Alfred Hitchcock's Spellbound is dated but still a fascinating picture. Made in 1945, in the midst of WWII, the film is one of the first to explicitly deal with the psychological effects of trauma. Gregory Peck, not yet a big star at the time, enters an institute under the guise of a famous therapist, Dr. Anthony Edwardes. Dr. Constance Petersen (another remarkable performance from Ingrid Bergman) takes Edwardes under her wing and unlocks the mysteries of his past and the seed of his psychological torment. What ensues is a theme classic to Hitchcock: the chase.
Unlike the electric pairing of Grant and Bergman in Notorious, the sexual and romantic chemistry between Bergman and Peck intentionally lacks fire. This is a rare instance in a film from the 40s, where our two romantic leads don't quite seem in love with one another at all. Peck is weak and withered, passing out on numerous occasions, while Bergman dominates. I kept wondering, does Bergman's character really love Peck's? Or is Peck's character just another case, another project. It's this ambiguity that adds to Spellbound's strangeness.
This is the second of three pictures Hitchcock and revolutionary producer David O. Selznick would collaborate on. Their two most memorable works together, Rebecca and Spellbound, remain curious oddities to me in Hitchcock's cannon. Unlike other Hitch films from the 40s, such as the stark and understated Lifeboat and Rope, they are lush, noticeably overproduced, and as experimental as Hollywood (under the code) could allow them to be.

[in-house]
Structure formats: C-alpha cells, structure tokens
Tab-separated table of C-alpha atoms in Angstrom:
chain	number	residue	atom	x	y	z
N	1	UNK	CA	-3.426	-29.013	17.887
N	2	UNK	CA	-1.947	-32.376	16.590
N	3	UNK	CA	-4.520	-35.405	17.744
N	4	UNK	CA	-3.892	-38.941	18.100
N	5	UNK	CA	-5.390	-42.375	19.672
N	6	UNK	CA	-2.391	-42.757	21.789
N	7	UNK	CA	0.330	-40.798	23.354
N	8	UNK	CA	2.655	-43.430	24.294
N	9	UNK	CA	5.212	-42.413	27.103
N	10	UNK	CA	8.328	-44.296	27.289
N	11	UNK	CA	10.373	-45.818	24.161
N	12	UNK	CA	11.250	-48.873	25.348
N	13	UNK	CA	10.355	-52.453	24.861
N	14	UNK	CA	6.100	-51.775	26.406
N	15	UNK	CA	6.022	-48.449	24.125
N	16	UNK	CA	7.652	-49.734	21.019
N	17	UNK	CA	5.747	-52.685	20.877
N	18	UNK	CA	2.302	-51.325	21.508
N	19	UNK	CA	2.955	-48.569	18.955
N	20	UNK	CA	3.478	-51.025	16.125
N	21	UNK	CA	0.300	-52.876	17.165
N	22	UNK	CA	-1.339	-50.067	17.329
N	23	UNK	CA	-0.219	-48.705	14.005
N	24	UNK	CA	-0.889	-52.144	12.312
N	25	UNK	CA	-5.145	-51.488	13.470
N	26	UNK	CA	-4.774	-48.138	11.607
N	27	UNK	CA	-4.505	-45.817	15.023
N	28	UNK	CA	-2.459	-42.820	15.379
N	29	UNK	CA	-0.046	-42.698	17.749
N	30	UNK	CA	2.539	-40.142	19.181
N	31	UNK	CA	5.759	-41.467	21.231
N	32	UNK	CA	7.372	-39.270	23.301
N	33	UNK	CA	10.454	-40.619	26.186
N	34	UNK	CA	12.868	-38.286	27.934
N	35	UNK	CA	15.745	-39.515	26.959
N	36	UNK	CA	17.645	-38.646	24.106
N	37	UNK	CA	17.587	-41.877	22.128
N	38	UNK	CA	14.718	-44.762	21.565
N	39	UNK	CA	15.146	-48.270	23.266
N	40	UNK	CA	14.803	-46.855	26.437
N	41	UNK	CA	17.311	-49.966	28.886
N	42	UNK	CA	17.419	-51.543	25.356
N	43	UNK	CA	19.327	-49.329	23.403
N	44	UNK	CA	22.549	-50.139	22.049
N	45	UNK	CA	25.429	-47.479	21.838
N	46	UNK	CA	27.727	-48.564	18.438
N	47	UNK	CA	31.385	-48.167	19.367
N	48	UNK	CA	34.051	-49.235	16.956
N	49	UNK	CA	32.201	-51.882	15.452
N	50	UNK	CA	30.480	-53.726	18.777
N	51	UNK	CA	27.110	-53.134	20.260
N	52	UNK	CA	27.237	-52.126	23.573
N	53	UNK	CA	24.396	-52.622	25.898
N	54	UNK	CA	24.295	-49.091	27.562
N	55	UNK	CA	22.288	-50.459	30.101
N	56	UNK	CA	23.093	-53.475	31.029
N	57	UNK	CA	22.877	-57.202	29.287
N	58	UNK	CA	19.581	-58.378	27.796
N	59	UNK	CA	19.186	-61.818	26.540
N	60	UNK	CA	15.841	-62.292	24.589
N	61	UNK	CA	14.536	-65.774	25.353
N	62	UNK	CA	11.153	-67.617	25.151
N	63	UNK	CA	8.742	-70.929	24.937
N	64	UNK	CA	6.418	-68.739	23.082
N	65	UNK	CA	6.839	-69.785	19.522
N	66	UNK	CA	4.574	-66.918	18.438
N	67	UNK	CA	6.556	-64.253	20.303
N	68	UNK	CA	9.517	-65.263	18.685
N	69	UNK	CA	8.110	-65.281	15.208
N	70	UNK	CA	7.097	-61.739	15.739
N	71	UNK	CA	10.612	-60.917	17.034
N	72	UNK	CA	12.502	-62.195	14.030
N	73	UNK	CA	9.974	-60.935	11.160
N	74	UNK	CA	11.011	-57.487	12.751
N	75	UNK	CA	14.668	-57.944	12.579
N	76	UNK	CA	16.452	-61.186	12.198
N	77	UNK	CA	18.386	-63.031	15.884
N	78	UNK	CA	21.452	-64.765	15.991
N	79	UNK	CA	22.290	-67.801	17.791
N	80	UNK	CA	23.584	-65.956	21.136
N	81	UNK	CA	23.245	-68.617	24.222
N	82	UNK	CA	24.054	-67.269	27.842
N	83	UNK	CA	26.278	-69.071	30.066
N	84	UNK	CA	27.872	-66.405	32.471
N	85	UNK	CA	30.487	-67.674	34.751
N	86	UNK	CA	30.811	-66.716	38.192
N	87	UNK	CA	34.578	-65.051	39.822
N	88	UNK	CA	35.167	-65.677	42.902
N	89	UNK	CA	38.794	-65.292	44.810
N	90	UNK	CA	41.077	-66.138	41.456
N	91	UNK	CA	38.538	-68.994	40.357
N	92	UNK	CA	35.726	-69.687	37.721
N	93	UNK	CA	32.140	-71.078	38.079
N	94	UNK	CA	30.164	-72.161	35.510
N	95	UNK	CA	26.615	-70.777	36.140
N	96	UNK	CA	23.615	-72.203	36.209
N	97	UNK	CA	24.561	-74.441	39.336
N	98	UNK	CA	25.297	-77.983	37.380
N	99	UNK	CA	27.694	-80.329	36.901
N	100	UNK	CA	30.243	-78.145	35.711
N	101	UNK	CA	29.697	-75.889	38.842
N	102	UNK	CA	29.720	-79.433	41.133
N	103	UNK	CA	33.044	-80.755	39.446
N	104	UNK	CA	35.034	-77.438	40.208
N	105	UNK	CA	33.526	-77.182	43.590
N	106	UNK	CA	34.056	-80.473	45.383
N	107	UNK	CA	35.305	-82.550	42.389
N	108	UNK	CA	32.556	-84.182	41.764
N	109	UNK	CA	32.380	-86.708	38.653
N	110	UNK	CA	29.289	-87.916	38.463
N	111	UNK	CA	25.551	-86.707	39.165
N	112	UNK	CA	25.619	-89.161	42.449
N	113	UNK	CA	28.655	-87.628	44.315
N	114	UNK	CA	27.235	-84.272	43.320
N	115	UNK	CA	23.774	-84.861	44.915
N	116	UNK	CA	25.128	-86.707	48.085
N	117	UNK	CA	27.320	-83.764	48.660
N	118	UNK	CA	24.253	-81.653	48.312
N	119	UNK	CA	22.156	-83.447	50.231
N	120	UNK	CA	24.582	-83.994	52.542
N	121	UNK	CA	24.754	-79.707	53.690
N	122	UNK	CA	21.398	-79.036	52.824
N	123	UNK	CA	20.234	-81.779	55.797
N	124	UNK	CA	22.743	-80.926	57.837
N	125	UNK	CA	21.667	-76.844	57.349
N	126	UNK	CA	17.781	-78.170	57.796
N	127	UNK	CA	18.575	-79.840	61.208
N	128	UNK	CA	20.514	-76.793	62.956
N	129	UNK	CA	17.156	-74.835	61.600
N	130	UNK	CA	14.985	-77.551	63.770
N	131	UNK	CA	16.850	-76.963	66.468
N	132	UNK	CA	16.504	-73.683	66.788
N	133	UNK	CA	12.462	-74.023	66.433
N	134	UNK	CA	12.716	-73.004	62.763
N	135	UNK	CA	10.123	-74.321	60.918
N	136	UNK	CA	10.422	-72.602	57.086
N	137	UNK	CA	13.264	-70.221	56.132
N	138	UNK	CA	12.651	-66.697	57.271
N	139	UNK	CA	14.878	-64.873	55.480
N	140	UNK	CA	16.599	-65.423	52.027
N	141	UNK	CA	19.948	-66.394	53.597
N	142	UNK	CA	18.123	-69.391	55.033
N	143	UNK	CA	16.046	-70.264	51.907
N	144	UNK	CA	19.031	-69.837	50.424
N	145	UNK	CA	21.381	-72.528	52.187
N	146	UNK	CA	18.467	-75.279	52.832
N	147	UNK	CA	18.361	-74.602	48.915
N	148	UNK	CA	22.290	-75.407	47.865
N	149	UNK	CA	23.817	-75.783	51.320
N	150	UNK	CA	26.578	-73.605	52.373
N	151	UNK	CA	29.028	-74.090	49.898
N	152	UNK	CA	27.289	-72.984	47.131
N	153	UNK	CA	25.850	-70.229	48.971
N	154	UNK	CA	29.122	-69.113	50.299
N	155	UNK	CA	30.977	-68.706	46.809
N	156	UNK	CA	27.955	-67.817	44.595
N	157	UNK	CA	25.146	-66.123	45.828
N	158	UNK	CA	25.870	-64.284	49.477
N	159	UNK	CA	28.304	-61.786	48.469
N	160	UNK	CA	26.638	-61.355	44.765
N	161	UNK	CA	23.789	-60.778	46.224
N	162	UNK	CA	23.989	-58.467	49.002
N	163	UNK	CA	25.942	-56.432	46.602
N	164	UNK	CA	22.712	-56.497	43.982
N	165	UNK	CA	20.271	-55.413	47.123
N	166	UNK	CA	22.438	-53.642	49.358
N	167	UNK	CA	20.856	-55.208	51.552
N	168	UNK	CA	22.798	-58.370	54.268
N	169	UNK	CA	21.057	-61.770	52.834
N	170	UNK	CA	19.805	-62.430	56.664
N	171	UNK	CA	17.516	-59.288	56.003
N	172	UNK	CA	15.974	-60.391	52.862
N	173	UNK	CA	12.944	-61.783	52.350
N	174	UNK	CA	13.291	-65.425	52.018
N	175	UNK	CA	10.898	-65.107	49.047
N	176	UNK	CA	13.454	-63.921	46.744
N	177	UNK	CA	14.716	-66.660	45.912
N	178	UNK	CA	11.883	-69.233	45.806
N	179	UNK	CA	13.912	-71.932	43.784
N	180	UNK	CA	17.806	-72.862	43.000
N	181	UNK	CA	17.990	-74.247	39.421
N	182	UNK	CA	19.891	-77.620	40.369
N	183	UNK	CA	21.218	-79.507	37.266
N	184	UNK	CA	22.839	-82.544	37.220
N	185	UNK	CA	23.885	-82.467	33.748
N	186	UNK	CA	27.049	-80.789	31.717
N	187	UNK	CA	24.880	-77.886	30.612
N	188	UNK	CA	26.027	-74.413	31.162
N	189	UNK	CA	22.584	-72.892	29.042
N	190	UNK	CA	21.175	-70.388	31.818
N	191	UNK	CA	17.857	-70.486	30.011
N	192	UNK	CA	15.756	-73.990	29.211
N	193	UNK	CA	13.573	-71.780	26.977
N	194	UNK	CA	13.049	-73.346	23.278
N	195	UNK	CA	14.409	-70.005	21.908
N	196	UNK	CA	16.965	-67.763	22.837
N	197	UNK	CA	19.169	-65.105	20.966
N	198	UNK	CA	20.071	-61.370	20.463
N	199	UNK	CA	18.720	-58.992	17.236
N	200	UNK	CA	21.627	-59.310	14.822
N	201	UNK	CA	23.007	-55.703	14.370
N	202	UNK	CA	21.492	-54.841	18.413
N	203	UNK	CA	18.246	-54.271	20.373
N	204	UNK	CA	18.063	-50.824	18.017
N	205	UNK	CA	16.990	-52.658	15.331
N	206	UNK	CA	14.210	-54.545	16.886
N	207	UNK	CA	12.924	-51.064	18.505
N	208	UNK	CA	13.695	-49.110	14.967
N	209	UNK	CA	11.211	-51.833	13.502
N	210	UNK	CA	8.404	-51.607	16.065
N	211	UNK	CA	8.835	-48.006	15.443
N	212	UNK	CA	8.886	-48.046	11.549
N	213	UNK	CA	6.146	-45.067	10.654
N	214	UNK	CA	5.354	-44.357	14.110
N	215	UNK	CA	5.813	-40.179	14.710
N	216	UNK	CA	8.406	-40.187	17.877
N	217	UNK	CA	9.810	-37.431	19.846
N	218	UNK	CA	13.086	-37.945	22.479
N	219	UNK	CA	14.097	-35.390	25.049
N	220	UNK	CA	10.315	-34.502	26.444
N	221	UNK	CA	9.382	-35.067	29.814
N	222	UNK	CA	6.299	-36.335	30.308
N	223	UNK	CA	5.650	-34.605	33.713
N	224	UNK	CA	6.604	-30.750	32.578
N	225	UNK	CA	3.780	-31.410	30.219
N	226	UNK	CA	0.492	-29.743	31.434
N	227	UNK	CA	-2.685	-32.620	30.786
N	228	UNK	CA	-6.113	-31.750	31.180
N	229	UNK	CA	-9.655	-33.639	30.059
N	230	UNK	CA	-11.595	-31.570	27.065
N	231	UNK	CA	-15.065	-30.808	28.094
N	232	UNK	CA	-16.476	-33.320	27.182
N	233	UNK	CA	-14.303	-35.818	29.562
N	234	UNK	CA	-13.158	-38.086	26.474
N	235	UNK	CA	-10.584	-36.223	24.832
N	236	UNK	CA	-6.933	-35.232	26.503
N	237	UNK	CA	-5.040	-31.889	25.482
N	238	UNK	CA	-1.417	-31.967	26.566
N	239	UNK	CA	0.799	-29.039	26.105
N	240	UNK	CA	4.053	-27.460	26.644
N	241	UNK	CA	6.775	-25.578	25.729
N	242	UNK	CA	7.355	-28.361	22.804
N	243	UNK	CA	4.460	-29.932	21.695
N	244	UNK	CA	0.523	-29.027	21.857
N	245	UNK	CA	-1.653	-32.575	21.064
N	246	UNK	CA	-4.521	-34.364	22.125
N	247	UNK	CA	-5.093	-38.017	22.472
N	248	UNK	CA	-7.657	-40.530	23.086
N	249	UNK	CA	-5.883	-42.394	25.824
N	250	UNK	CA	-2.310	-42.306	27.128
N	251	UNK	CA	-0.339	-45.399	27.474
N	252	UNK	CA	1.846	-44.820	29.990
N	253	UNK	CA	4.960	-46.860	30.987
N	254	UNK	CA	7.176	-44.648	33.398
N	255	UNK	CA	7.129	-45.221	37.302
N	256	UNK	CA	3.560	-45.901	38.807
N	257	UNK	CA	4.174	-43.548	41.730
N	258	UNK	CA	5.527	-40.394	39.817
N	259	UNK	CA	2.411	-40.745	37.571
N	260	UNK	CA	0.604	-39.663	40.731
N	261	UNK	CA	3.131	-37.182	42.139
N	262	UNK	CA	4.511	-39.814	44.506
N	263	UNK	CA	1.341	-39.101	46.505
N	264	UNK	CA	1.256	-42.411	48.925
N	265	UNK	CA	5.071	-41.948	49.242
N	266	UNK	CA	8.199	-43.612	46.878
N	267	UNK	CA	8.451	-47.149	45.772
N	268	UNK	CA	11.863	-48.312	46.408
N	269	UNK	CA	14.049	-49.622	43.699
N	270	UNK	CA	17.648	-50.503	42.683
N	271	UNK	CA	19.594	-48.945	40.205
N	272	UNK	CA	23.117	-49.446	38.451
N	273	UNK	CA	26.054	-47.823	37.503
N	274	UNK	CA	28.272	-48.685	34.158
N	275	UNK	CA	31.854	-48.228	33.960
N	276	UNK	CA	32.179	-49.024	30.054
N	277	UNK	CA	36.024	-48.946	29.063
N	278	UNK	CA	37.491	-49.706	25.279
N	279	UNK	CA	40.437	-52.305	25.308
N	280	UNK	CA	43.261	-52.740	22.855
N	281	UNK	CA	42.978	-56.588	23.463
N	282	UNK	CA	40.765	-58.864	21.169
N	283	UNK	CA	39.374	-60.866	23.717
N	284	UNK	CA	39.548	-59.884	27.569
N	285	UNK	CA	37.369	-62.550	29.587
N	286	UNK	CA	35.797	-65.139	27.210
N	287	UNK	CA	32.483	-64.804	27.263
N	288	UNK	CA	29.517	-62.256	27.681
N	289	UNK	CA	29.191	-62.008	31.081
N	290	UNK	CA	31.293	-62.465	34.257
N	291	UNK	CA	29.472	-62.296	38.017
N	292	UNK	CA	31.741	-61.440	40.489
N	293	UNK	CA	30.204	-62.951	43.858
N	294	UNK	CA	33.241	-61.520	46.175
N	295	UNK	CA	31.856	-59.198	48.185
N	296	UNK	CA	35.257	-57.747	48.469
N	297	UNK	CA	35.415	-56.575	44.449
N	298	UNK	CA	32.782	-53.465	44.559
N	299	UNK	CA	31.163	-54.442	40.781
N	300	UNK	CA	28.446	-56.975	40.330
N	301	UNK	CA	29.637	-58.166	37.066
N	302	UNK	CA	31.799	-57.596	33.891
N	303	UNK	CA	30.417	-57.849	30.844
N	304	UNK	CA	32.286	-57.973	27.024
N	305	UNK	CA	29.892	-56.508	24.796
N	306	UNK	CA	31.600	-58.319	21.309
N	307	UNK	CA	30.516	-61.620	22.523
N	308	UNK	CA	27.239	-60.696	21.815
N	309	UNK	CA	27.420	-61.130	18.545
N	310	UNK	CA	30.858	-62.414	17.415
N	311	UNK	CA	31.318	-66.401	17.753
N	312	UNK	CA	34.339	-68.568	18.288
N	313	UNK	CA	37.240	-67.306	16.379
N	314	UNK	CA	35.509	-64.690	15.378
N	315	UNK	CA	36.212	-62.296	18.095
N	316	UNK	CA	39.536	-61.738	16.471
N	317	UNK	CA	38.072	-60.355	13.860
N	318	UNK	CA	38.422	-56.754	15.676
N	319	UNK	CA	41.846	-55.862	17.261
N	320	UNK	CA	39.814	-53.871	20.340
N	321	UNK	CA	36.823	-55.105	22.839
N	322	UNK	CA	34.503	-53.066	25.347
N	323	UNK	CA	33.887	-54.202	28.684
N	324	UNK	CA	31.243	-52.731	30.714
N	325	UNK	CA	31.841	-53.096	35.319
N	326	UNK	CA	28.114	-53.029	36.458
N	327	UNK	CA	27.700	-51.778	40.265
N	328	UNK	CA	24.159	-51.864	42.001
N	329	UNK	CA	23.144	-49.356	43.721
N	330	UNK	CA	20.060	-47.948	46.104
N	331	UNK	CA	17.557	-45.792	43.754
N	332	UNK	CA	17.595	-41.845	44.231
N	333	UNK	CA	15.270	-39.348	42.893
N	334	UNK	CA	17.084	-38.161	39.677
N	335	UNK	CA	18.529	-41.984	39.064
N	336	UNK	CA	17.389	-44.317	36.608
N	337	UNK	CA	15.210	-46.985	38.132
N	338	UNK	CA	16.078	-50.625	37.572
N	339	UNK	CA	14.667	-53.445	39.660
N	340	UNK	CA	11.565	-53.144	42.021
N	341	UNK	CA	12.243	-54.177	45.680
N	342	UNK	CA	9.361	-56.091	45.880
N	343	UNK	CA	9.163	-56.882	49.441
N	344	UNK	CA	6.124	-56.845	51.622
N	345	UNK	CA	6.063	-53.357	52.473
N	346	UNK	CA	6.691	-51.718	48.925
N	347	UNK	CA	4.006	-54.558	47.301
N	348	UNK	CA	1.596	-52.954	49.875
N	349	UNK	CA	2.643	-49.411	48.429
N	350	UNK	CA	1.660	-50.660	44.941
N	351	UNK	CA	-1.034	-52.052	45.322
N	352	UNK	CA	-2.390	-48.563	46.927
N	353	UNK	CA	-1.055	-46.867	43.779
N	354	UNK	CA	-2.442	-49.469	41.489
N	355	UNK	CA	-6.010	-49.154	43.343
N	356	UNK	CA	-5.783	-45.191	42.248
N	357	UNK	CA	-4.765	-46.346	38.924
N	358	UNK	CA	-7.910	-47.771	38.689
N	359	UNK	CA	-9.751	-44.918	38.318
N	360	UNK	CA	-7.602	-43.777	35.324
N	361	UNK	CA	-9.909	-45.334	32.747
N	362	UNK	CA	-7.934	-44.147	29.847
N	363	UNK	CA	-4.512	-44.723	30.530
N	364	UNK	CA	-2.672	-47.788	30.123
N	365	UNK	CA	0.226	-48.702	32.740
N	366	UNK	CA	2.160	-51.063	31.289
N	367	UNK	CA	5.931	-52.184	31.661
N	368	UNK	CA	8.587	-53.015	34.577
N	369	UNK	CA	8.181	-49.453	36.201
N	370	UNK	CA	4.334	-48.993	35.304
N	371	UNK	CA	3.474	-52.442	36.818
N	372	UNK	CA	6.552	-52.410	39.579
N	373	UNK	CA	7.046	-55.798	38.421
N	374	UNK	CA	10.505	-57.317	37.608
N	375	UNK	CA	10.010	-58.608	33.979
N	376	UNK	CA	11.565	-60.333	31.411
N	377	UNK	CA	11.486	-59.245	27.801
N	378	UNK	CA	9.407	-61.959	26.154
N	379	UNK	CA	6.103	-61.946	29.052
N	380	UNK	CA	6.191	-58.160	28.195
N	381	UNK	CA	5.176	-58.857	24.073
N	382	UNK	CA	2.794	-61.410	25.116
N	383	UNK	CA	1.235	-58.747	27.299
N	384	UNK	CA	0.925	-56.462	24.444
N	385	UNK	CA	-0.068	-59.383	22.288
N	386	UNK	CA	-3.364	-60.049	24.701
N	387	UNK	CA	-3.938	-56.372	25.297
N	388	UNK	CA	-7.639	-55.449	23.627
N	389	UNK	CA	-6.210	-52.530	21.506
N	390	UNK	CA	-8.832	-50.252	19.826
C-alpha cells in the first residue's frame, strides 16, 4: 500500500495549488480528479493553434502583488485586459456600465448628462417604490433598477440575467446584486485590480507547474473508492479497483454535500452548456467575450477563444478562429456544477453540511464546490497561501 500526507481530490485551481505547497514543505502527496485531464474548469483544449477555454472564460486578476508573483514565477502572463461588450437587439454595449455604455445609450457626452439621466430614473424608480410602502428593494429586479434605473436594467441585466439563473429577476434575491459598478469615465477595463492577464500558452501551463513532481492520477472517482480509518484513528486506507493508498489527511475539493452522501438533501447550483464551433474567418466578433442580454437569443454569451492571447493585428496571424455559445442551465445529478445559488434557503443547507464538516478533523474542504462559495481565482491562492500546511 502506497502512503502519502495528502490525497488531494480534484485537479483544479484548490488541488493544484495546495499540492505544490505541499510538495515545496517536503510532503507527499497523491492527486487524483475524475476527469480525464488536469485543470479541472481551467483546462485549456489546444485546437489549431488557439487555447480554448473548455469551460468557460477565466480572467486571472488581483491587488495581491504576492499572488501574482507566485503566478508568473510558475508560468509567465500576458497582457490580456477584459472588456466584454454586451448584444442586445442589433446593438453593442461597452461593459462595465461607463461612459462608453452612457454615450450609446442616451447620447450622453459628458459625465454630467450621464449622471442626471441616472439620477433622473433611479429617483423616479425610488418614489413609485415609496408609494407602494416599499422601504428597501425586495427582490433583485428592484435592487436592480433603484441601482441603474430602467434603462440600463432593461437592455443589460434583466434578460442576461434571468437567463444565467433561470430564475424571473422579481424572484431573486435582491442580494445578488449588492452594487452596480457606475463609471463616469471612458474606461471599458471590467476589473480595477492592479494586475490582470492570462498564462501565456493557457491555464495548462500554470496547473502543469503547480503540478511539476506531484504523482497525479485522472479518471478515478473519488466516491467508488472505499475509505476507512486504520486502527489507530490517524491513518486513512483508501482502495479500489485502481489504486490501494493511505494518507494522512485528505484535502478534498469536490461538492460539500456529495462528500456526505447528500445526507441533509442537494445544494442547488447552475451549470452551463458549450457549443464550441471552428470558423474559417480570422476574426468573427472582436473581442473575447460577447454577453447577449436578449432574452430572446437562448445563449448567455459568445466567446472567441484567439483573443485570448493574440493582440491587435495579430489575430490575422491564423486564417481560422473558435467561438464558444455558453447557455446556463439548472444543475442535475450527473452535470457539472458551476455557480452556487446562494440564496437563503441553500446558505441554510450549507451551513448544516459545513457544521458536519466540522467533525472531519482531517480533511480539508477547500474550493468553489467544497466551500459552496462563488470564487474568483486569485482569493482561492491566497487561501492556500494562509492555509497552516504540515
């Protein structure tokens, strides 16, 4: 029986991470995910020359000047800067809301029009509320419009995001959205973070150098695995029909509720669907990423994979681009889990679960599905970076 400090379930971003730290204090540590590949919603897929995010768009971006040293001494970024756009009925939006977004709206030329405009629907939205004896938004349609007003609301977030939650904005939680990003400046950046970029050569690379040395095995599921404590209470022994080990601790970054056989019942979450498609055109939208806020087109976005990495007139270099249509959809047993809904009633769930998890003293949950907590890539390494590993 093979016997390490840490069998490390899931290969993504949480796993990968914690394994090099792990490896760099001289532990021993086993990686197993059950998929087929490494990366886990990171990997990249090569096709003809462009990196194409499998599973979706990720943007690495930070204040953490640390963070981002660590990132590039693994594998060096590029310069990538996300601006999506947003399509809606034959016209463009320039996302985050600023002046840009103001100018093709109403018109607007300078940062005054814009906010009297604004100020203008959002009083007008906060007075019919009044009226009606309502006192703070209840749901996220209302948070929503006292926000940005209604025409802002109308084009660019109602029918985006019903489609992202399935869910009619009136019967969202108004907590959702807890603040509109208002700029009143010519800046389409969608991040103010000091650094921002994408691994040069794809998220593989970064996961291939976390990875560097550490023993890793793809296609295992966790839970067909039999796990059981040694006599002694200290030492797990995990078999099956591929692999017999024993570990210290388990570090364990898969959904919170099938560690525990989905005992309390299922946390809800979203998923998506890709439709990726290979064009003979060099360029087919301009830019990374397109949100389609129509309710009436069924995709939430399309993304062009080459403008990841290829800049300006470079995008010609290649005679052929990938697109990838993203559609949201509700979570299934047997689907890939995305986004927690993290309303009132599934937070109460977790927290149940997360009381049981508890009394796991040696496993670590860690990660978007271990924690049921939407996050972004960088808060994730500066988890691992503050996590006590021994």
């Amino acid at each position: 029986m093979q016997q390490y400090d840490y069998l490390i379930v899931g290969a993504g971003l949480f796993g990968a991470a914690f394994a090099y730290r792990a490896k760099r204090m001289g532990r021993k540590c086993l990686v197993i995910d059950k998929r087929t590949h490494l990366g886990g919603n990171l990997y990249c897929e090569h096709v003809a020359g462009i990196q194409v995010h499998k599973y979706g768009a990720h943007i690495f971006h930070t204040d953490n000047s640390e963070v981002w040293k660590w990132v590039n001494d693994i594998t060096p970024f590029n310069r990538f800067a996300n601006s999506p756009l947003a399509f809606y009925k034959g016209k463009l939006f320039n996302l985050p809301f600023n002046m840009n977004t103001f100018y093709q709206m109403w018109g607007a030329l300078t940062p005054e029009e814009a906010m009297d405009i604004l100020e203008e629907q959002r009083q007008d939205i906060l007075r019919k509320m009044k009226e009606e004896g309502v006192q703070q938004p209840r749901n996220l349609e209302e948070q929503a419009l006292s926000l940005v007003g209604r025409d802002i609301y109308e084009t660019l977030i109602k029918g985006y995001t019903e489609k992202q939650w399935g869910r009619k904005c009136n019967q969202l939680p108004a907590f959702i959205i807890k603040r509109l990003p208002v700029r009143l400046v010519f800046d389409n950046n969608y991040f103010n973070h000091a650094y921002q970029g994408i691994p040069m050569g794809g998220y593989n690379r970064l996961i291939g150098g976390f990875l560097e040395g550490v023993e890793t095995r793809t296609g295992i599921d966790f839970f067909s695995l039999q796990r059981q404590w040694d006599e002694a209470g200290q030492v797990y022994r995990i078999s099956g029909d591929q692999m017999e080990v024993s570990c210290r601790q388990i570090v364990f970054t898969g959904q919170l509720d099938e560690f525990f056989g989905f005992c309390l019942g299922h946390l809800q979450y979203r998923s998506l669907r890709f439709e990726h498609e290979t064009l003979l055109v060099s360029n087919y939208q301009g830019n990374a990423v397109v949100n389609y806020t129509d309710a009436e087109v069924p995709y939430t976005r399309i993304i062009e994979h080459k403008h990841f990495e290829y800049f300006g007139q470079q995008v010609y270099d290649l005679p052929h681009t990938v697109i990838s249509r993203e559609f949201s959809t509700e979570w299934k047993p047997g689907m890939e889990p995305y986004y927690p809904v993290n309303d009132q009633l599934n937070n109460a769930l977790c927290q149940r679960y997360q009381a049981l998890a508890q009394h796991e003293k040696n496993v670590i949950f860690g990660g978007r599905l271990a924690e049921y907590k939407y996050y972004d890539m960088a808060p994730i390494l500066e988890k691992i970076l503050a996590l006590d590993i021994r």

Adding to the Selznick atmosphere is the spooky, romantic score (with its moody use of theremin) by Hungarian composer Mikolos Rozsa, which provided the film its sole Academy Award. Hitchcock complained Rozsa's score was too intrusive on his direction. Nevertheless, the music remains a beauty.
Having had successful experience in therapy, Selznick was attracted to the material in Spellbound. The script by the brilliant Ben Hecht has unfortunately lost a lot of luster through the years. The psychoanalysis mumbo jumbo--similar the coda in Psycho--is sprinkled throughout. I couldn't help but notice the similarity in storyline to another but very different psyche drama: Robert Redford's Ordinary People. Both are about freeing the mind from guilt and psychological torment and the irrational malaise society once held (here in the 40s and in Redford's picture, early 80s suburbia) against therapy.
What lures me back to the film, despite the heavy, outmoded dialogue, are the many arresting visuals and rich compositions. There is a fascinating (and fun!) dream sequence, specifically designed by Salvador Dali. A quick, unforgettable image of memory and accidental death (see image above). And a memorable conclusion that involves a gun being pointed directly at the audience--one of my favorite moments in all of Hitchcock's work. ***
This billboard in Times Square and these promotional materials seems to speak of Selznick's gifts as a producer and a revolutionary producer at the time.